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Freezer Meals

Are you done with me today? I know 5 (maybe 6) posts is a lot for one day. I’m sorry. They all go together though!!

Before we got pregnant and I was doing tons of reading and chatting with other ladies about all things newborn and what not. Many of them suggested stocking our freezer full of meals that we could just throw in the oven and not worry about any prep or clean up. I thought they were genius. Such a simple idea but it hadn’t dawned on me at all.

I started looking for different things to try and the best ways to freeze and how long things would keep. I came up surprisingly empty on the details. I live for details. I want specifics, I struggled to find them.

Then I happened upon The Illustrated Quick Cook, LOVE. Filled with recipes for saving time, freezing, saving money, tips, tricks the whole 9. I read through it twice already. Yes, I read a cook book. I’m cool like that!

Then one of our friends was nearing the end of her pregnancy and I found the perfect test subjects. One afternoon I made 4 complete 8 serving meals in 2 hours. Kept 4 servings for us and 4 servings for them. It was a perfect experiment!

CLICK HERE to see the meals that we have made and enjoyed.

If I make one freezer meal a week until Riley shows her beautiful face I will have nearly 3-4 weeks of meals saved up and ready to go! Thats a tall order for a procrastinator like myself so I will surprise both myself and all who know me if this actually happens.

What freezes?

Food Packaging Storage Life Defrost & Reheat
Soups & Stocks Freezer bags. Liquids will expand, so you need room for this. You can also freeze in ice cube trays and once frozen transfer to zip top bags Soups 3 months Stocks 6 monts Thaw Overnight in the refrigerator then reheat in a pan on the stove until hot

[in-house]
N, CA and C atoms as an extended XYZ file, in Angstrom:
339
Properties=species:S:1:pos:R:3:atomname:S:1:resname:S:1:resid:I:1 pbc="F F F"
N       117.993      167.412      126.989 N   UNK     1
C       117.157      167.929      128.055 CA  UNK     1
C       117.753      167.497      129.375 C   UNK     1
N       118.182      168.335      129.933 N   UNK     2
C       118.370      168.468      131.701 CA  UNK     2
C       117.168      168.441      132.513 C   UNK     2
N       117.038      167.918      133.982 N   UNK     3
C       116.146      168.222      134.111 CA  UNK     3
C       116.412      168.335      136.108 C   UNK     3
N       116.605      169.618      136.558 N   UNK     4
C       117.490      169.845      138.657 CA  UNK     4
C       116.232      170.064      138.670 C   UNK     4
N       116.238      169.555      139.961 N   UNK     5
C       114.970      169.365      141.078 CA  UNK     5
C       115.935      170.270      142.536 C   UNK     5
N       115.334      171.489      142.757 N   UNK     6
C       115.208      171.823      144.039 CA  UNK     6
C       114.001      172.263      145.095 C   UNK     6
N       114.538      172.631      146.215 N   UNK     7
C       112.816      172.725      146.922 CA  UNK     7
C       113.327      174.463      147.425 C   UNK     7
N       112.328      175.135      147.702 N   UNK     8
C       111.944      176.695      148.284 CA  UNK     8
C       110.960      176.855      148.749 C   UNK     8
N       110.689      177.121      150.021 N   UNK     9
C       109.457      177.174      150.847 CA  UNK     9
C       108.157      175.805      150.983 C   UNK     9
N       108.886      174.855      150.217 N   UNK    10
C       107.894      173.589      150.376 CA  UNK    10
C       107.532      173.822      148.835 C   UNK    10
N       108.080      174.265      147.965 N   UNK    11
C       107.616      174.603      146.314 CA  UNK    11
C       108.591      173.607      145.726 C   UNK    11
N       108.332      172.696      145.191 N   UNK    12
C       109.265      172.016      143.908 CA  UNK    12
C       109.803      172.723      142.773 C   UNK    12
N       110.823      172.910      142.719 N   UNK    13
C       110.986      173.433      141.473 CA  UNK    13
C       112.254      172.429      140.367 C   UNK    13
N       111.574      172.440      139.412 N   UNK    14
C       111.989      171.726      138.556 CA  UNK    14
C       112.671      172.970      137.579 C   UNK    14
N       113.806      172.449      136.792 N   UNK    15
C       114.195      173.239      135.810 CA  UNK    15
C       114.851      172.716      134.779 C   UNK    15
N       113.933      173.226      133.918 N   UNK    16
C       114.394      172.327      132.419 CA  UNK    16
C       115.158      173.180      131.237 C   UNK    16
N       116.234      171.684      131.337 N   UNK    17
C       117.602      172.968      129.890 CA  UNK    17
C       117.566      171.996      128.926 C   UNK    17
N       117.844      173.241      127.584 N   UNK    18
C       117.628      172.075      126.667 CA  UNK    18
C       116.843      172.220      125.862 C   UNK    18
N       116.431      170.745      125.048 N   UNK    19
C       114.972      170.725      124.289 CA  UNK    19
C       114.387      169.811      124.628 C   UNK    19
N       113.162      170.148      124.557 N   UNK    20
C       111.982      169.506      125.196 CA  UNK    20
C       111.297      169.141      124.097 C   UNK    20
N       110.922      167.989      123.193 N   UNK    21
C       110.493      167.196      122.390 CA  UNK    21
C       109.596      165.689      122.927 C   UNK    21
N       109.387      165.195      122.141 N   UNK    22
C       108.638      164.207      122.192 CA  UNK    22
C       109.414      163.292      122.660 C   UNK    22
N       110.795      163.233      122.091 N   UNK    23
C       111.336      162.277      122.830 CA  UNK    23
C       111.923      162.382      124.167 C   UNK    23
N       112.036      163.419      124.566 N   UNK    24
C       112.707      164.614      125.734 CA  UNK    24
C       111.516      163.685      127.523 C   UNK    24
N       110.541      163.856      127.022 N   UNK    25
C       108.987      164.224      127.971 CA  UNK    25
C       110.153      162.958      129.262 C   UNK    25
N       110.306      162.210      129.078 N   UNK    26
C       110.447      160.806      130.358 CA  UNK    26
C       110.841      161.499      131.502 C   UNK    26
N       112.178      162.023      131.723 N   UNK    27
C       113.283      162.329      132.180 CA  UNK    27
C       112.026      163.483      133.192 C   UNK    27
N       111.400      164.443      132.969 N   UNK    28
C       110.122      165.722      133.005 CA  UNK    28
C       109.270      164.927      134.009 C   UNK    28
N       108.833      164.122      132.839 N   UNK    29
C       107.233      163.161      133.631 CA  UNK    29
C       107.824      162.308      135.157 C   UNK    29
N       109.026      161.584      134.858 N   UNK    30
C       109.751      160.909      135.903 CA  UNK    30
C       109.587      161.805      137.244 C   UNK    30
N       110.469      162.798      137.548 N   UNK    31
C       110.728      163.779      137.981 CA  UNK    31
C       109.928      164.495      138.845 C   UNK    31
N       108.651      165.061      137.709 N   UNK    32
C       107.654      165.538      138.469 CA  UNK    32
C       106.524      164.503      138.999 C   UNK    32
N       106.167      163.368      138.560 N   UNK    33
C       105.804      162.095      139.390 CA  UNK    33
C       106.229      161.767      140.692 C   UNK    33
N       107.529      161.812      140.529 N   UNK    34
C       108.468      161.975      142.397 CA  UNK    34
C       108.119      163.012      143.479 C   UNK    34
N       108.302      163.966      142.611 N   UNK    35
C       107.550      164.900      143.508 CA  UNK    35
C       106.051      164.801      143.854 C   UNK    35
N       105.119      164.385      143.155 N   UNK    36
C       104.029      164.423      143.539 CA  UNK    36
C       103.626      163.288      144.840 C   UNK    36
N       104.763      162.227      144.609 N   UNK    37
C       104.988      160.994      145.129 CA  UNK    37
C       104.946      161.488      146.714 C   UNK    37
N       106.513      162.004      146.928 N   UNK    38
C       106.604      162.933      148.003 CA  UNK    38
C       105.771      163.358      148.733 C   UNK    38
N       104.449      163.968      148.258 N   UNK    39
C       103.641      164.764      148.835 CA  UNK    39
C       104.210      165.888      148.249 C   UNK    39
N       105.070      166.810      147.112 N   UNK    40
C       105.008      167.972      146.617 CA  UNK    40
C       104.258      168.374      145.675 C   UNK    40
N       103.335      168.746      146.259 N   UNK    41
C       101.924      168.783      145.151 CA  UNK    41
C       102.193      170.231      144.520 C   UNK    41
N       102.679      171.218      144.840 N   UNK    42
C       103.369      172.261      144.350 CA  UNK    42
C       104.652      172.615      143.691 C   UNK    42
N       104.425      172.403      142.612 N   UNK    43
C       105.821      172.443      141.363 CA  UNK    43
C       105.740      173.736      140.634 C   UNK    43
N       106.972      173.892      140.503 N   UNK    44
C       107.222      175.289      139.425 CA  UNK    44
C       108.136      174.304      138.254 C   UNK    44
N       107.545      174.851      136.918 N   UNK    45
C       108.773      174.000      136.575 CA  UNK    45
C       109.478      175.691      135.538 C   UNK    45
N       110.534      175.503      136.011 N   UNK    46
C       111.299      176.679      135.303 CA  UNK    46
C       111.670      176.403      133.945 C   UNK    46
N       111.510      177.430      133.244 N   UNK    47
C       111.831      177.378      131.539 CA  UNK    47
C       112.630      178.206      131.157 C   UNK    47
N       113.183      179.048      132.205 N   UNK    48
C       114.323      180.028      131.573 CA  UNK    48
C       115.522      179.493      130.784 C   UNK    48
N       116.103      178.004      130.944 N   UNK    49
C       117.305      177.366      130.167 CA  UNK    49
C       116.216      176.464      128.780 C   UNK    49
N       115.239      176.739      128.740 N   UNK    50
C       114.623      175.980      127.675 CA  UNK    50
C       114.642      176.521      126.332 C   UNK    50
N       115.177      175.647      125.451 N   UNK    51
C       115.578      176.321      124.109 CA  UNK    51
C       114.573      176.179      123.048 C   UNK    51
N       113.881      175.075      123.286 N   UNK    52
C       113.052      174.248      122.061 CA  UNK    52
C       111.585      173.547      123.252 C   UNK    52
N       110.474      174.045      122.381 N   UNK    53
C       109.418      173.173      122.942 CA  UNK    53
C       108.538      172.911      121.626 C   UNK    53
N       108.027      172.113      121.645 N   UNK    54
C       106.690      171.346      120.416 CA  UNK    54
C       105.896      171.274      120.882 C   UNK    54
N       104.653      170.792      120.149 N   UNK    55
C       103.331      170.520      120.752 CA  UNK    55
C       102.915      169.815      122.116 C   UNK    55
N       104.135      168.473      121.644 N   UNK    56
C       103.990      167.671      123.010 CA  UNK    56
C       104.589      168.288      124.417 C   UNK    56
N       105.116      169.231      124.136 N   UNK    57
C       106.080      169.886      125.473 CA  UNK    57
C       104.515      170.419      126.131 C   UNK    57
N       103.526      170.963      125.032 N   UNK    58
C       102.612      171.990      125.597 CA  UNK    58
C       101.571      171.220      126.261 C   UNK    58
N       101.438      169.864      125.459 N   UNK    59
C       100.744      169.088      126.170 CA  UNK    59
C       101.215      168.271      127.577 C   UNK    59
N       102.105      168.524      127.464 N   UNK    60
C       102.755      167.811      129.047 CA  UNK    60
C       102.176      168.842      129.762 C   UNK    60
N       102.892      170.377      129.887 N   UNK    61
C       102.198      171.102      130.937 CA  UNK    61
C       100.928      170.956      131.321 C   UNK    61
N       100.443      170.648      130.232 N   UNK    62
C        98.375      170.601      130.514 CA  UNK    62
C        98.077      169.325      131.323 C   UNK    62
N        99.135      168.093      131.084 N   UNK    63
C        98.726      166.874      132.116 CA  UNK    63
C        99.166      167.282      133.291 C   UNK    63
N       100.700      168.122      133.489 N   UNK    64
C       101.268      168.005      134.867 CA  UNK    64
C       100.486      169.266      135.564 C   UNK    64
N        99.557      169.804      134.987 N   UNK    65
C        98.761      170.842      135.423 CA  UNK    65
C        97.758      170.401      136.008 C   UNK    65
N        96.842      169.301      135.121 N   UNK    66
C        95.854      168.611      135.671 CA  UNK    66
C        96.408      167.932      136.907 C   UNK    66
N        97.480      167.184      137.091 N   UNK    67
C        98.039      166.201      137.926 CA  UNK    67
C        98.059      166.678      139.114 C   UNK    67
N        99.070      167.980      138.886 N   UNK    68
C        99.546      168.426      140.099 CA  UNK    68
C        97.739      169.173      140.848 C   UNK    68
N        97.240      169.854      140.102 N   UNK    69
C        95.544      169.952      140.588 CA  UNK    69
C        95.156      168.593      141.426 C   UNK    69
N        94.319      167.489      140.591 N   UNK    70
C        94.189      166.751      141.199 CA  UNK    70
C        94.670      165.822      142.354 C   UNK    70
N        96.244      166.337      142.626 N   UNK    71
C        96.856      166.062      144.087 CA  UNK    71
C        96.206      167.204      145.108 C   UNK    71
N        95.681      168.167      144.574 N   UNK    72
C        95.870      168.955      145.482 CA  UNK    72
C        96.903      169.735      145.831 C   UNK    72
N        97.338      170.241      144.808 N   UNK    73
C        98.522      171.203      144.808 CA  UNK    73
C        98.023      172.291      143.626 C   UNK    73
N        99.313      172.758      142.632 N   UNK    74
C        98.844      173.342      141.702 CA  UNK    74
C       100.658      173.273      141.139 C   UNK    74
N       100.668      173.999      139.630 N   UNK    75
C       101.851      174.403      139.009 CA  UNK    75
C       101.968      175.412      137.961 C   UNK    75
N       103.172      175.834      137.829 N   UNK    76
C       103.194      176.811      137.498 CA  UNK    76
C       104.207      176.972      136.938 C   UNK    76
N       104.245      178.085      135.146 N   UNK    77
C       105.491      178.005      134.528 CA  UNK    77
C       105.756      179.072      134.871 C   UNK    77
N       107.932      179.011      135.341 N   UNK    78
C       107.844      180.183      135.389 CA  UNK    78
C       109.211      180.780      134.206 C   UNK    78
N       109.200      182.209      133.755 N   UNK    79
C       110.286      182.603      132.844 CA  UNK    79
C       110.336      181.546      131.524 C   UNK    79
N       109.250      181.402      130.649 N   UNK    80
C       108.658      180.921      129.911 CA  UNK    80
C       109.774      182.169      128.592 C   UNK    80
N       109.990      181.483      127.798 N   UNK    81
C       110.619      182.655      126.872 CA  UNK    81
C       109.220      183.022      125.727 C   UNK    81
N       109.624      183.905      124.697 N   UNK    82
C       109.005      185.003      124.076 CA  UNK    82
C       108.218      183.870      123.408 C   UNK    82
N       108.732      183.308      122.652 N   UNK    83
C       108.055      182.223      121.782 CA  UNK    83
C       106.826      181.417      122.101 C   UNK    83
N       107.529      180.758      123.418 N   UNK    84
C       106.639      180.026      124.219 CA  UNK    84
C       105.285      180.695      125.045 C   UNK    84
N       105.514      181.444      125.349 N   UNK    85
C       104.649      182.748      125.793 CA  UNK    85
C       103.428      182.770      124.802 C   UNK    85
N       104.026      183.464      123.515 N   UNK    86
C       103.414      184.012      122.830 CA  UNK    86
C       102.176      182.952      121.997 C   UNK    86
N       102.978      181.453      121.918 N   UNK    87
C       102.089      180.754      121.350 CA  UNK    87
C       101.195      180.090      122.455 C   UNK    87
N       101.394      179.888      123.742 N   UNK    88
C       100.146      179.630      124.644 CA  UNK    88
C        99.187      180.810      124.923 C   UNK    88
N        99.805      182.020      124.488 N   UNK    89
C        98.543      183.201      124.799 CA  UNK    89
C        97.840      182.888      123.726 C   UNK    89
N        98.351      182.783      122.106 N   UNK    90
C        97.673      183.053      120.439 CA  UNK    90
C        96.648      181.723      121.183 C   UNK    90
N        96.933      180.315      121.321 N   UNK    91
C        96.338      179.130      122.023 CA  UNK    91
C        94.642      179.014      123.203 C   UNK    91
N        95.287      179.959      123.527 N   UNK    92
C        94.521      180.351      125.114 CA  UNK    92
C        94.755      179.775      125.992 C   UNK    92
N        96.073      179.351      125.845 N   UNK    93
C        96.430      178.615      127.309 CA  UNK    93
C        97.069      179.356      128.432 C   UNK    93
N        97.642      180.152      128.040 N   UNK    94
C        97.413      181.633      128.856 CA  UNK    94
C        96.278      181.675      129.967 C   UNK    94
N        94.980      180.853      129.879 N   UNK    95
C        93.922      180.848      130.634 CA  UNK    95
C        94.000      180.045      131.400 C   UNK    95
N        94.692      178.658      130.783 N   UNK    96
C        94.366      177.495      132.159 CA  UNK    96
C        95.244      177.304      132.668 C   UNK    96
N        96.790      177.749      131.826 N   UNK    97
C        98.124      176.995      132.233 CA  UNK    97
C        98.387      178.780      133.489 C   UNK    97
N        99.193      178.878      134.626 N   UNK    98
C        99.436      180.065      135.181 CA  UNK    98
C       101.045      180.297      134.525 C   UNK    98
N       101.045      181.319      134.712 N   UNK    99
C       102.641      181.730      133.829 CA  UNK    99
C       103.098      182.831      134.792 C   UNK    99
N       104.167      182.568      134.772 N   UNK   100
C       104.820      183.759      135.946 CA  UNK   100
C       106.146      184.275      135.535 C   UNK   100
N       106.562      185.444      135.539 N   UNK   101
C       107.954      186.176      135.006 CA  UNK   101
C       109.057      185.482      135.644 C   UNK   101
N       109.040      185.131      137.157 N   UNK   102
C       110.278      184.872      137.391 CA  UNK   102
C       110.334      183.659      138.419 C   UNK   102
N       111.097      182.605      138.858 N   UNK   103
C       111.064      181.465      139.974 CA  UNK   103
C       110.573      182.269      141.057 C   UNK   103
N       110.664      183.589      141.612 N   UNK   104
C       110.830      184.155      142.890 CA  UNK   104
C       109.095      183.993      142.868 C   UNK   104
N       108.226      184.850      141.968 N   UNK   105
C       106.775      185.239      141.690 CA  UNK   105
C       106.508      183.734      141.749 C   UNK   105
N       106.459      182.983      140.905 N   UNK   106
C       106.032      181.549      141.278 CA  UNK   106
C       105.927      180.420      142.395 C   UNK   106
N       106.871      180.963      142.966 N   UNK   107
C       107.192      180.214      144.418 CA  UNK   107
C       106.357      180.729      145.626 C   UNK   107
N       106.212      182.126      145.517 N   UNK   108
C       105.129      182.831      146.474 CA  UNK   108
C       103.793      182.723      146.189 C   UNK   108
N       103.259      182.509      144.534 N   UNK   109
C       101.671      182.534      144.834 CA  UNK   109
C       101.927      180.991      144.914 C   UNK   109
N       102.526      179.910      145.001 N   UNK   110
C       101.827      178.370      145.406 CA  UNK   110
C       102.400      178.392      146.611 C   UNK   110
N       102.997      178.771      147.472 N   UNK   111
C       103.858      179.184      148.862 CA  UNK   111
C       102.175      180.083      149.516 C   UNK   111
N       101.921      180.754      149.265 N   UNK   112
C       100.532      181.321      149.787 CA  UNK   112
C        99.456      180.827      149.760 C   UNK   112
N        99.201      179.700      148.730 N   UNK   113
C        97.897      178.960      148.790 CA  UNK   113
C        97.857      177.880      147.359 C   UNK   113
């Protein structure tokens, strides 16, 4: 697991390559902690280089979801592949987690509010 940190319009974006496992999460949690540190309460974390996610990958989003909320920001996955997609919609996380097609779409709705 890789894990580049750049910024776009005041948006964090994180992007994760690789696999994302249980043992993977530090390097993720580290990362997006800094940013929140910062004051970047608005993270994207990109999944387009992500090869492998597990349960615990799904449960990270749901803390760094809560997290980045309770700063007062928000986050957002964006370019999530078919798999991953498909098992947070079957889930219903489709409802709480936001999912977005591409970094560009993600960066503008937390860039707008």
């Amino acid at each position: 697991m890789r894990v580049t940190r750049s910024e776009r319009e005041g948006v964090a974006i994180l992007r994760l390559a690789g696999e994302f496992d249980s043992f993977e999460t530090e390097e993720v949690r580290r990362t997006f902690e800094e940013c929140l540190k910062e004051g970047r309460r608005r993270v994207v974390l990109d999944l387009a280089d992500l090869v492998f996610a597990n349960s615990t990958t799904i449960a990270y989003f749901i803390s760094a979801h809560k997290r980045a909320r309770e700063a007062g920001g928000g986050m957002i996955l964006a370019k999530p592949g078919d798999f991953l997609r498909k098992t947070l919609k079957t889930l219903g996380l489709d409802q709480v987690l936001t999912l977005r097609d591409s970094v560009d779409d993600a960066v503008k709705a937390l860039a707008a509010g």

Sauces & Gravies If recipe called for egg or cream leave out and add before serving Freezer bags. Liquids will expand, so you need room for this. You can also freeze in ice cube trays and once frozen transfer to zip top bags Up to 3 months Thaw Overnight in the refrigerator then reheat in a pan on the stove until hot
Stews and Casseroles Remember to choose lean cuts of mean because foods with high fat will go bad after a couple months freezing Freezer bags or foil containers or even tupperware with tight lids. Be sure to cover meat with liquid Up to 3 months Thaw Overnight in the refrigerator then reheat in a pan on the stove until hot. Should not be reheated more than once
Pies and Pastries Pastry can be frozen cooked or uncooked Uncooked – Freeze in blocks layered with wax paper then wrapped in plastic. Cooked – shells and pies should be double wrapped in plastic Uncooked – 3 months.             Cooked – 6 months Uncooked – tart shells and pastries can be cooked frozen @ 400 for 15 min       Cooked – thaw overnight and reheated @ 350 for 30 minutes

What doesn’t Freeze?

  • Cream Cheese, Cottage cheese and cream. They separate and become watery (a.k.a. gross)
  • Mayonnaise & Hollandaise sauce will freeze but fall apart at defrosting time
  • Fatty Foods get fattier and turn rancid
  • Cucumber, lettuce, celery and tomatoes will turn to water when defrosting

Things to remember

  1. Use colored bags or boxes to help distinguish what is what in your freezer
  2. LABEL! What is it? When did you make it? How many servings? How do you reheat it?
  3. First in first out. Make sure that you are using in the order you froze so that everything gets used in time
  4. Freeze in portions. We won’t eat 8 servings at once so I’ll divide it in half and we’ll each get a dinner and lunch out of one portion.
  5. Air tight is key in keeping out the freezer burn.
  6. Don’t leave food on the counter to defrost, always overnight in the fridge. The counter is a quick way to pick up something unpleasant.

 



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2x4s Aren’t Really 2x4s

When the Man and I first moved into our home we had a hodge-podge of furniture. Nothing really matched but we aren’t of the picky variety and we didn’t care too much.